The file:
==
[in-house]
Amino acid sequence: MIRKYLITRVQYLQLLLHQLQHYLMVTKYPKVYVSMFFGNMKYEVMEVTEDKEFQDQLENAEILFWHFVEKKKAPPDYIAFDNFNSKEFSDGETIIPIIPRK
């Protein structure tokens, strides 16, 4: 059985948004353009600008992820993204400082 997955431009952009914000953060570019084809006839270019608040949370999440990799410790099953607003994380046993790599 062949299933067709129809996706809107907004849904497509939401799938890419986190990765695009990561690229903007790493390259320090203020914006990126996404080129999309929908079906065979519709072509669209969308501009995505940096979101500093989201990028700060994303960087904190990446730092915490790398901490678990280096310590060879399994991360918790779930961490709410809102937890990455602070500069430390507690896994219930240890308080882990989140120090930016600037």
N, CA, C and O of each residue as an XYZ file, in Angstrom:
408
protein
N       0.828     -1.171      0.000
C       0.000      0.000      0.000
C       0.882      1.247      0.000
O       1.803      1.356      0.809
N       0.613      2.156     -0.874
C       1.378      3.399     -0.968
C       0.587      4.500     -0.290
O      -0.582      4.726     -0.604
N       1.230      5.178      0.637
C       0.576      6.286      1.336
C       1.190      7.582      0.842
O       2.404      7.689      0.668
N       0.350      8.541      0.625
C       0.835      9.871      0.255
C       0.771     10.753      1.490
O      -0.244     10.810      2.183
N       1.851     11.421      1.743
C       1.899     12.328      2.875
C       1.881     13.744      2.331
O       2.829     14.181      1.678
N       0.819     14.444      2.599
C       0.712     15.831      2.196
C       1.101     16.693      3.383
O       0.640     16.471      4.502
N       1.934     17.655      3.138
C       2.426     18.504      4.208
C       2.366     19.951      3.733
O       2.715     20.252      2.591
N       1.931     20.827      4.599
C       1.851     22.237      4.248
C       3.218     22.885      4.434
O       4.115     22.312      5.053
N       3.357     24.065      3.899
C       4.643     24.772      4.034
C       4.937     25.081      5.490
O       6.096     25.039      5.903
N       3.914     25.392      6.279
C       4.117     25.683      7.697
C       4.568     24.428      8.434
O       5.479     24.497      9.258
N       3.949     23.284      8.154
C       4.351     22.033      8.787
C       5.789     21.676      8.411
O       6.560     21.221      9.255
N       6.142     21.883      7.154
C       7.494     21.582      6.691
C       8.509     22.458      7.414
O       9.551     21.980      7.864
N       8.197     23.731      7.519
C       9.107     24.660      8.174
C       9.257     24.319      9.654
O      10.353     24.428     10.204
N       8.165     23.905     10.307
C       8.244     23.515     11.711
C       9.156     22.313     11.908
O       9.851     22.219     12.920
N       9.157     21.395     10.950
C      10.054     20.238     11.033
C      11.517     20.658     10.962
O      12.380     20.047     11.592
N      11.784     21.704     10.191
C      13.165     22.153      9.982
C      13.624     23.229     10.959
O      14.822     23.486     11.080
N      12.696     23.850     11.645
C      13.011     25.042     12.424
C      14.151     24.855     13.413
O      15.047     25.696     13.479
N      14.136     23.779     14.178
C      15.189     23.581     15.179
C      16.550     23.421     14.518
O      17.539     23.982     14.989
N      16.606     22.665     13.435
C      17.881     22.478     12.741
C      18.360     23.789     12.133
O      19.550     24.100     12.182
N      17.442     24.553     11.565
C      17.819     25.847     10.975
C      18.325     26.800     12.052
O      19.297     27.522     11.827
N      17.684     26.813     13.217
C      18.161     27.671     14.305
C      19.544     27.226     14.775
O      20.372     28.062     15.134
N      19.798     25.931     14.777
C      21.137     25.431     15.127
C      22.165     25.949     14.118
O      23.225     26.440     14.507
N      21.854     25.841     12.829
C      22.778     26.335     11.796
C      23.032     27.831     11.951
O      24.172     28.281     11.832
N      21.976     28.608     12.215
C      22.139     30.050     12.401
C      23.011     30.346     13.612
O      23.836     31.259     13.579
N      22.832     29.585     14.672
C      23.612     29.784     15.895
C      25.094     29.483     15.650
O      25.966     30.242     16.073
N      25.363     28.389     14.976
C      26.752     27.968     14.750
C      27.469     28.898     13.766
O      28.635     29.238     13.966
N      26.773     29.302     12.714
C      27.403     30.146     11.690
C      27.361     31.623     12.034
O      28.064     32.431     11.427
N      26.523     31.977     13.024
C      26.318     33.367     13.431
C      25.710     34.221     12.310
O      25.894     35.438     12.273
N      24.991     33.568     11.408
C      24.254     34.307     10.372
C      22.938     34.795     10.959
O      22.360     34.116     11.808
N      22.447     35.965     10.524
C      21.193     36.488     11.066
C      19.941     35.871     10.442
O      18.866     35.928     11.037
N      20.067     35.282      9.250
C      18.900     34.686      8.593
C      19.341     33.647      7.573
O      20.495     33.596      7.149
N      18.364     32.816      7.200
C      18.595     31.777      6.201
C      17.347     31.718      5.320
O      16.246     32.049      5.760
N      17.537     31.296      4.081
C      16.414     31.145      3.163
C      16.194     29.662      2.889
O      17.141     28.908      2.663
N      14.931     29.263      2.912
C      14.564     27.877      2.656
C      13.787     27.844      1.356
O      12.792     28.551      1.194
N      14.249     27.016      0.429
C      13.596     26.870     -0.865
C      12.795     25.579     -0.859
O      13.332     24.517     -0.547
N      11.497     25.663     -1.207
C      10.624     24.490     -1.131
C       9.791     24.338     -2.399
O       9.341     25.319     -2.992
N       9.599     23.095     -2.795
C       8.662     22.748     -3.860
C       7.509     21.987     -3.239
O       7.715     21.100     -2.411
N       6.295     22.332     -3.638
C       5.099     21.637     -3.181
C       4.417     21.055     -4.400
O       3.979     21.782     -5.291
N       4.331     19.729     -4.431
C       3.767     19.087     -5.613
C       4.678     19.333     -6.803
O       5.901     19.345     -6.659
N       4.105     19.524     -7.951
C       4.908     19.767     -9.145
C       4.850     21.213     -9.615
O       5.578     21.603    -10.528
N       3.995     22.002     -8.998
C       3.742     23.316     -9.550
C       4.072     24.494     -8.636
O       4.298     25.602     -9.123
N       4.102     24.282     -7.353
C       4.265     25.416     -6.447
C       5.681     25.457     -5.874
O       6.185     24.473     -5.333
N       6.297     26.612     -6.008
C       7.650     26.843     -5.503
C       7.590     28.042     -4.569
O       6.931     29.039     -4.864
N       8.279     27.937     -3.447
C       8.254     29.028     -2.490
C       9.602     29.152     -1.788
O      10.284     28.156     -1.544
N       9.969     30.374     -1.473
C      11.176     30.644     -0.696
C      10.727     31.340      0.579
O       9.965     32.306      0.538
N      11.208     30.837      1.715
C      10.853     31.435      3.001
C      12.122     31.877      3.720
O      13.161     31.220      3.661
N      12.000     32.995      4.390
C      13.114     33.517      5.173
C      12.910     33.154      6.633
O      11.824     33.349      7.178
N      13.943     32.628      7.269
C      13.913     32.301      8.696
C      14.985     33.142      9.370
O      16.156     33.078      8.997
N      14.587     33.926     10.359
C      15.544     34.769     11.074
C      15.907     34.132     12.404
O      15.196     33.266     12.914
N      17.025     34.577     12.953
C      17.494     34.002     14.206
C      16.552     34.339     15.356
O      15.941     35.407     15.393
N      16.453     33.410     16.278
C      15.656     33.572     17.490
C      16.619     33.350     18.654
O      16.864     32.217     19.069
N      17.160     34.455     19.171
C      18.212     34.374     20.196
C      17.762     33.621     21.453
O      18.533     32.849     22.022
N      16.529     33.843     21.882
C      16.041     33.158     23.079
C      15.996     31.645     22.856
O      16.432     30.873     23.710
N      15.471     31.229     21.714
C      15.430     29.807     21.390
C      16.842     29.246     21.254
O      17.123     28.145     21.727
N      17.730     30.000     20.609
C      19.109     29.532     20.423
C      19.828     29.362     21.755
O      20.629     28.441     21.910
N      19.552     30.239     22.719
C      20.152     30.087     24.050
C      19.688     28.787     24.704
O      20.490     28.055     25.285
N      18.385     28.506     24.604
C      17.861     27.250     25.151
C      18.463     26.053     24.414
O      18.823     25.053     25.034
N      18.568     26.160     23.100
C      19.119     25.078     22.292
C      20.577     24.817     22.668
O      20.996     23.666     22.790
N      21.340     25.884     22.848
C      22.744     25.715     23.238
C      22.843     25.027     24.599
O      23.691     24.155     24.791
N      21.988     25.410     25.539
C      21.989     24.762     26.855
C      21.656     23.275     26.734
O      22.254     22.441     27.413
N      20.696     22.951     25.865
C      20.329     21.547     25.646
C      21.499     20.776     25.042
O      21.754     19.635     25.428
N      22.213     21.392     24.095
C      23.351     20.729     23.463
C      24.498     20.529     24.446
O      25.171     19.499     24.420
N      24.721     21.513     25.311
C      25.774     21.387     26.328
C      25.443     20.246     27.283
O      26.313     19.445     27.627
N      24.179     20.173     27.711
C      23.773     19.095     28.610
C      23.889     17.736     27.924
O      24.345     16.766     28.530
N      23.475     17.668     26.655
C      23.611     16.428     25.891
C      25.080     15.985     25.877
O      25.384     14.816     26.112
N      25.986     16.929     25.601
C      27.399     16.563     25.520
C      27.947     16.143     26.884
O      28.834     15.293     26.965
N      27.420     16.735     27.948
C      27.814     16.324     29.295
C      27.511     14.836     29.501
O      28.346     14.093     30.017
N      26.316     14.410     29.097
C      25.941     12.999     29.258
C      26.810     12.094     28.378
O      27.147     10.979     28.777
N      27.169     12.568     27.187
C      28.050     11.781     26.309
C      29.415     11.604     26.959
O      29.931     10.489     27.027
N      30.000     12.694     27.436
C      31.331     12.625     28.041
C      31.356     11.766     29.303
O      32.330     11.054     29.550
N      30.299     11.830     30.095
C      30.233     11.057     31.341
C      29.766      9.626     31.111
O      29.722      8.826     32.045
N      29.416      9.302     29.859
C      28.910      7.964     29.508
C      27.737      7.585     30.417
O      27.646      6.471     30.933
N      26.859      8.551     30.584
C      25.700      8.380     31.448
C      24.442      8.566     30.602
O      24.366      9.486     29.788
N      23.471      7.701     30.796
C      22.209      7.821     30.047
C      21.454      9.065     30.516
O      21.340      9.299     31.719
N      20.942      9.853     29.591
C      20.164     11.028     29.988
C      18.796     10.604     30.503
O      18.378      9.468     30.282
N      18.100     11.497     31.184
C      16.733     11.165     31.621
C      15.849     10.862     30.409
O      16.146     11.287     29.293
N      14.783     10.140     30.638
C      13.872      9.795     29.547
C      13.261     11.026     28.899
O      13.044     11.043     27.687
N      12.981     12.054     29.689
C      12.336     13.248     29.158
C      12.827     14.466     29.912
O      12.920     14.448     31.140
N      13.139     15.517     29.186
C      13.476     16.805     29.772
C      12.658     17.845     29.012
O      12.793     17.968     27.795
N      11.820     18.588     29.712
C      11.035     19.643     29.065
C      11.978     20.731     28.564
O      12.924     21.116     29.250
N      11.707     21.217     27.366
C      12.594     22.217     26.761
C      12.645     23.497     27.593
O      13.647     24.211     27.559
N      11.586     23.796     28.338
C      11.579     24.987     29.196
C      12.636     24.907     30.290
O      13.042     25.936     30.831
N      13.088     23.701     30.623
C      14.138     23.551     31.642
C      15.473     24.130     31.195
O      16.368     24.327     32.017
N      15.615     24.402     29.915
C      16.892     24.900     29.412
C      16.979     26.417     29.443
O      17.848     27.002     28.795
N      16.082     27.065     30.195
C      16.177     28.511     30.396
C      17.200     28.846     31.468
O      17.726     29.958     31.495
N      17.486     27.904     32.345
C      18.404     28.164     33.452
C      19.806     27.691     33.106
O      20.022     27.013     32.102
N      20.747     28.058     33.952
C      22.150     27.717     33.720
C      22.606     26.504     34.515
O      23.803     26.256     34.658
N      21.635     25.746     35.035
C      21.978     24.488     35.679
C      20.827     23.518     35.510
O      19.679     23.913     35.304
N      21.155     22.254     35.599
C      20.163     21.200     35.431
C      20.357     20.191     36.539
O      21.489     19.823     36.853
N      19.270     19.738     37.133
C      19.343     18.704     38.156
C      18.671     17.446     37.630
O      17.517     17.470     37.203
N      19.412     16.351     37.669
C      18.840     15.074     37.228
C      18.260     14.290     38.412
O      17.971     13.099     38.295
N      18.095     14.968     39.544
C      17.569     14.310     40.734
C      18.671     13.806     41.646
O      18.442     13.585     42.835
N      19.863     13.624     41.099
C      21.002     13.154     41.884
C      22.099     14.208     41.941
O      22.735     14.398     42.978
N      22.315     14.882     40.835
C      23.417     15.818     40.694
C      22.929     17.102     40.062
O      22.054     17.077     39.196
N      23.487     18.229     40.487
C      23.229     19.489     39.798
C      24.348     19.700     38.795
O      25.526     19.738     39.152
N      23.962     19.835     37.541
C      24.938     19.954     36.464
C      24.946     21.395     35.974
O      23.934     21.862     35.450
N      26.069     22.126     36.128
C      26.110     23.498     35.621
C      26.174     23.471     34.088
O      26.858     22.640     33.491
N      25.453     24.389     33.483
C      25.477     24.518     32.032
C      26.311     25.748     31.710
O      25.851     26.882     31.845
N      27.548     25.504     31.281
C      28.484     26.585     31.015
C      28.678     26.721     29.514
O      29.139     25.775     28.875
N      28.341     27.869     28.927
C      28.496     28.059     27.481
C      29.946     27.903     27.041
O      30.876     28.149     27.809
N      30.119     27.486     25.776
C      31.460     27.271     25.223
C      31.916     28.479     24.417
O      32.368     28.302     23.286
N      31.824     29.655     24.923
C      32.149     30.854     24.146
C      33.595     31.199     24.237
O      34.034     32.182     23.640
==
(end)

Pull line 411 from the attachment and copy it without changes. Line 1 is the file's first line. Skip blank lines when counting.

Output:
N      31.824     29.655     24.923